Apr 24, 2002 8:40 PM
|I just purchased a set of Michelin Axial Pro tires. I noticed that the recommended tire pressure was 110. I thought this was a little high. I have been keeping my tires around 100 PSI. I am 5-11 and 170lbs. Can someone help me out and explain to me what the differences between riding on 110 versus 100 psi. Thanks in advance!
|re: Tire Pressure||pa rider|
Apr 25, 2002 2:23 AM
|I give it shot in explaining. They rate 110 psi to say max pressure allowed for tire. You run this pressure to get best rolling resistance. The only drawback is if your use to 100 psi this pressure will seem to ride rough.
My tires take 120 psi and I got use to the feel at that pressure. At 110 psi I seem to go slower, but it feels alot comfortable. If you tour or ride at 13avg to 14 avg pace then 100 psi may be ok.
Most people go max psi becuase of roll resistance and you shouldn't get a flat if you hit a small stone. I find max psi give you better control of the bike if you go through gravel.
I'm a MTB rider and know that less air on road tires do not give you better traction. So if somebody tells you to have less air in you tires when it rains they're full of it. You have better traction having it at the max psi.
This works for MTB tires and those of you who go offroad with your Jeeps to leave air out of tires.
I would put max PSI 110 and ride it for awhile and see if you can feel comfortable with it. Rolls better and you won't get any flats. I pump up my tires before every ride becuase I lose air every two or three days. The only time you need to run less air is summer 95+ degree weather.
The sun expands your tires if you leave the bike sit in the sun. For example; eating at a MCdonalds and you bike is leaning against wall with sun beaming onto it. Last year I did a trip with friends, in kentucky, and my buddies tires exploded because he was at max psi and it was 99 degrees when we stopped for food.
Heat expands your tires and thats why you don't put max psi in 95 degree and above weather.
Hopes this helps. Sorry for being so winded.
|re: Tire Pressure||SteveO|
Apr 25, 2002 4:23 AM
|increased pressure may reduce the chance of pinch flats, but increases the chance of punctures (try popping a maxed balloon vs a slightly deflated balloon).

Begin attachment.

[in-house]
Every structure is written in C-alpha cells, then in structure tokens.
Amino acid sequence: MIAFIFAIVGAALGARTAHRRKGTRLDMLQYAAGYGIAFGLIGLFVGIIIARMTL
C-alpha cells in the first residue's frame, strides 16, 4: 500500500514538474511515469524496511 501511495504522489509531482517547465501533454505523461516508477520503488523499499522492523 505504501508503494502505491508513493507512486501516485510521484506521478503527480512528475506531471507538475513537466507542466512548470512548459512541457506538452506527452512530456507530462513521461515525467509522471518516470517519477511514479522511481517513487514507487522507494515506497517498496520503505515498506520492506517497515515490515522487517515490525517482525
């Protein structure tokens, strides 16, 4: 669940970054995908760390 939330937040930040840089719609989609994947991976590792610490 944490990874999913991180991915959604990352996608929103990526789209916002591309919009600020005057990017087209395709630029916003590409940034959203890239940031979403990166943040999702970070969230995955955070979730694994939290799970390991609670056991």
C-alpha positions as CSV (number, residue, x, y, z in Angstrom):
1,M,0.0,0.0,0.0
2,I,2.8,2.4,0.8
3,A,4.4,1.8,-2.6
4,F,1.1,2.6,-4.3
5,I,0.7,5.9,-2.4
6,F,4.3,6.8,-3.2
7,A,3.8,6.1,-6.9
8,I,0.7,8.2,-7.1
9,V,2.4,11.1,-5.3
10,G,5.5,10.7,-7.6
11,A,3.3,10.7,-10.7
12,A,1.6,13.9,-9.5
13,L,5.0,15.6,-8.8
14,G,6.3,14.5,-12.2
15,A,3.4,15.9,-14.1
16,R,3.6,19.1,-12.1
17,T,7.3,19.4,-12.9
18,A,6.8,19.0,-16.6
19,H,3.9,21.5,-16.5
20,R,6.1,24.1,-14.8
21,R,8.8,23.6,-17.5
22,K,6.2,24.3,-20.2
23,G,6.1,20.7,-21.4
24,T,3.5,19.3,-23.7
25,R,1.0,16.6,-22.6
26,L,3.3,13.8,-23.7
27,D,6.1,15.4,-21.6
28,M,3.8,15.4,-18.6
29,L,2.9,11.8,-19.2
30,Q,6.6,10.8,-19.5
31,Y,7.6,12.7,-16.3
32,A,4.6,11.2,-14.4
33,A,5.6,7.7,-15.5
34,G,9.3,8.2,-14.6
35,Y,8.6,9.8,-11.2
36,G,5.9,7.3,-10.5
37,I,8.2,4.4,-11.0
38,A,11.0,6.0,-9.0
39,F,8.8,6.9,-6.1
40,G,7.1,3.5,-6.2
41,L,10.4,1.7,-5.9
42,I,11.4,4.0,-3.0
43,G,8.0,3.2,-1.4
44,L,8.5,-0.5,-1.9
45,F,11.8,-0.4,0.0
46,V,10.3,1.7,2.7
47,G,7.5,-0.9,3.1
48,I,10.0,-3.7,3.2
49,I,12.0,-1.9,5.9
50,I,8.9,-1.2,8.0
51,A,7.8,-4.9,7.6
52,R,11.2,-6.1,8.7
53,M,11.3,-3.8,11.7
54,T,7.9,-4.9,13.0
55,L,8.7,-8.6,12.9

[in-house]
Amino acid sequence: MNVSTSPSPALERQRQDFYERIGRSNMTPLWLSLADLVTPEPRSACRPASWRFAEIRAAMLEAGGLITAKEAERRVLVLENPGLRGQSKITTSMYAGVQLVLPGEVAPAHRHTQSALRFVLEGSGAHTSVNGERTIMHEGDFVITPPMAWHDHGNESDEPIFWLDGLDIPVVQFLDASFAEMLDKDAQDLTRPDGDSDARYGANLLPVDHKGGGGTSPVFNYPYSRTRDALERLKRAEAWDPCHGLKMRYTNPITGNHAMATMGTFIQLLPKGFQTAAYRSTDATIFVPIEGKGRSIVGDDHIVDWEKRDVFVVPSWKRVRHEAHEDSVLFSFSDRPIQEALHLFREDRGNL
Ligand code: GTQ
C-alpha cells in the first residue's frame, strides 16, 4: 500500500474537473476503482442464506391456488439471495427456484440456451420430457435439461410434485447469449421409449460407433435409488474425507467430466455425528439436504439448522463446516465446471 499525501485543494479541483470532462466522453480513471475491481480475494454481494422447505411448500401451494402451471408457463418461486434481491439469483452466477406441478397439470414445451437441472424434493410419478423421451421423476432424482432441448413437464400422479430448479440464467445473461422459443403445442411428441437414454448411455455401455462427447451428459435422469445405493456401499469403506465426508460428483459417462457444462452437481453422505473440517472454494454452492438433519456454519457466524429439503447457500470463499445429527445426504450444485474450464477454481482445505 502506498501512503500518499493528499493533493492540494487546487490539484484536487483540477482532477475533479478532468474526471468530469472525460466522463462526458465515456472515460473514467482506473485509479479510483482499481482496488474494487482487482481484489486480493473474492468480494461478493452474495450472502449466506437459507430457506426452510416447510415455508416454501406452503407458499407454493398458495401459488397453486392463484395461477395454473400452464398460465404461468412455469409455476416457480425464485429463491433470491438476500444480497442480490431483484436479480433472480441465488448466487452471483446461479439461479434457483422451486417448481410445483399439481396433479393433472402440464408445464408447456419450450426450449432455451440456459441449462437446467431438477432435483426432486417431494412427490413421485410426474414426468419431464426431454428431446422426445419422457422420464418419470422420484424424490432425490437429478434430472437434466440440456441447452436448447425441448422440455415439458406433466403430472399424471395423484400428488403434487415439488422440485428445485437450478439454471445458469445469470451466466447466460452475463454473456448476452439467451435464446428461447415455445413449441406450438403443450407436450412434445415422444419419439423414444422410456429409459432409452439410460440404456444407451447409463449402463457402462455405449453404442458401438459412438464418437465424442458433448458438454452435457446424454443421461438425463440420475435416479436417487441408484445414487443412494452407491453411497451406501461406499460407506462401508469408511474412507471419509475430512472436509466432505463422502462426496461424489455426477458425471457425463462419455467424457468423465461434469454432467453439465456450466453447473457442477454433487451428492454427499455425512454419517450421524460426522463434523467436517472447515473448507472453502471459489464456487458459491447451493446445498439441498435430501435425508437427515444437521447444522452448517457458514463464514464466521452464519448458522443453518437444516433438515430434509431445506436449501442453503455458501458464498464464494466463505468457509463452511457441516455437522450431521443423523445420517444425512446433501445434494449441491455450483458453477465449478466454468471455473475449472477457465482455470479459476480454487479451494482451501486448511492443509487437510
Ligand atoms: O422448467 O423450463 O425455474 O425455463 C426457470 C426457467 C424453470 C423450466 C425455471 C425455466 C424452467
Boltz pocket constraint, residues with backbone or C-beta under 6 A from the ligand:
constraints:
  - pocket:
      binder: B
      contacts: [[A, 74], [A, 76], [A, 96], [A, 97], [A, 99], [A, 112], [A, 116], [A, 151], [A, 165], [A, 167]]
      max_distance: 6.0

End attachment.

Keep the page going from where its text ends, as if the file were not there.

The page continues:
regarding weather, in my experience, you can actually run with MORE pressure in the summertime, as the summertime cold temp is much closer to the operating temp, therefore less expansion will occur while riding (of course, im talking from the practical standpoint of riding, not baking the tires in the sun).
|re: Tire Pressure & Heat||Chen2|
Apr 25, 2002 6:35 AM
|Sorry but based on my experience (though limited) I don't agree with your post. I've ridden the Hotter'n Hell Hundred three times. It's held in Wichita Falls Texas in late August. The temperature an inch above the pavement has been measured at 120 F. I put 120 psi in my tires at 6 AM when the temperature is about 80. There are a lot of flats on that ride, but from goatheads, not blow-outs. Come on down and try it sometime.
|re: Tire Pressure & Heat||pa rider|
Apr 25, 2002 9:52 AM
|I would have to agree with you Al, but I have other riders in my group who would say I was the culpert. We rode in 99 degree weather and two people had blowouts on the ride where I put max psi in their tires (women if you haven't notice).
I could only figure that I should have put 110 psi or when we stopped for a five minute break and they (the ones who had the flats) didn't have their bikes in the shade.
We only rode 1 mile down the road from that rest stop before the first girl got a flat. Your correct that it's not the tire heat build up, but sunlight directly on the tire.
I've been station at Fort Hood in 1981 and know you don't touch a wrench that sits in sun on a hot day in Texas.
Thanks for verifying that the flats were not because of my tire psi, but hot weather riding tips.
Apr 25, 2002 4:28 PM
|The only way that heat could have caused those flats is if the pressure got so high as to literally blow the tire off the rim. Any other kind of flat is not heat induced unless you're willing to make the argument that the tire is more easily punctured when it is hot, and that would have nothing to do with pressure. If you inflated the tires to 110 psi at 80 F, and then they heated up to 140 F in the sun, the pressure would only be up to 122 psi. There's no way that a 12 psi increase would cause a flat unless you were really close to the ragged edge in the first place. And don't expect us to believe that 2 flats in a ride group has some sort of statistical significance. The short answer is, you're believing what you want to believe, but it has no basis in fact.|| |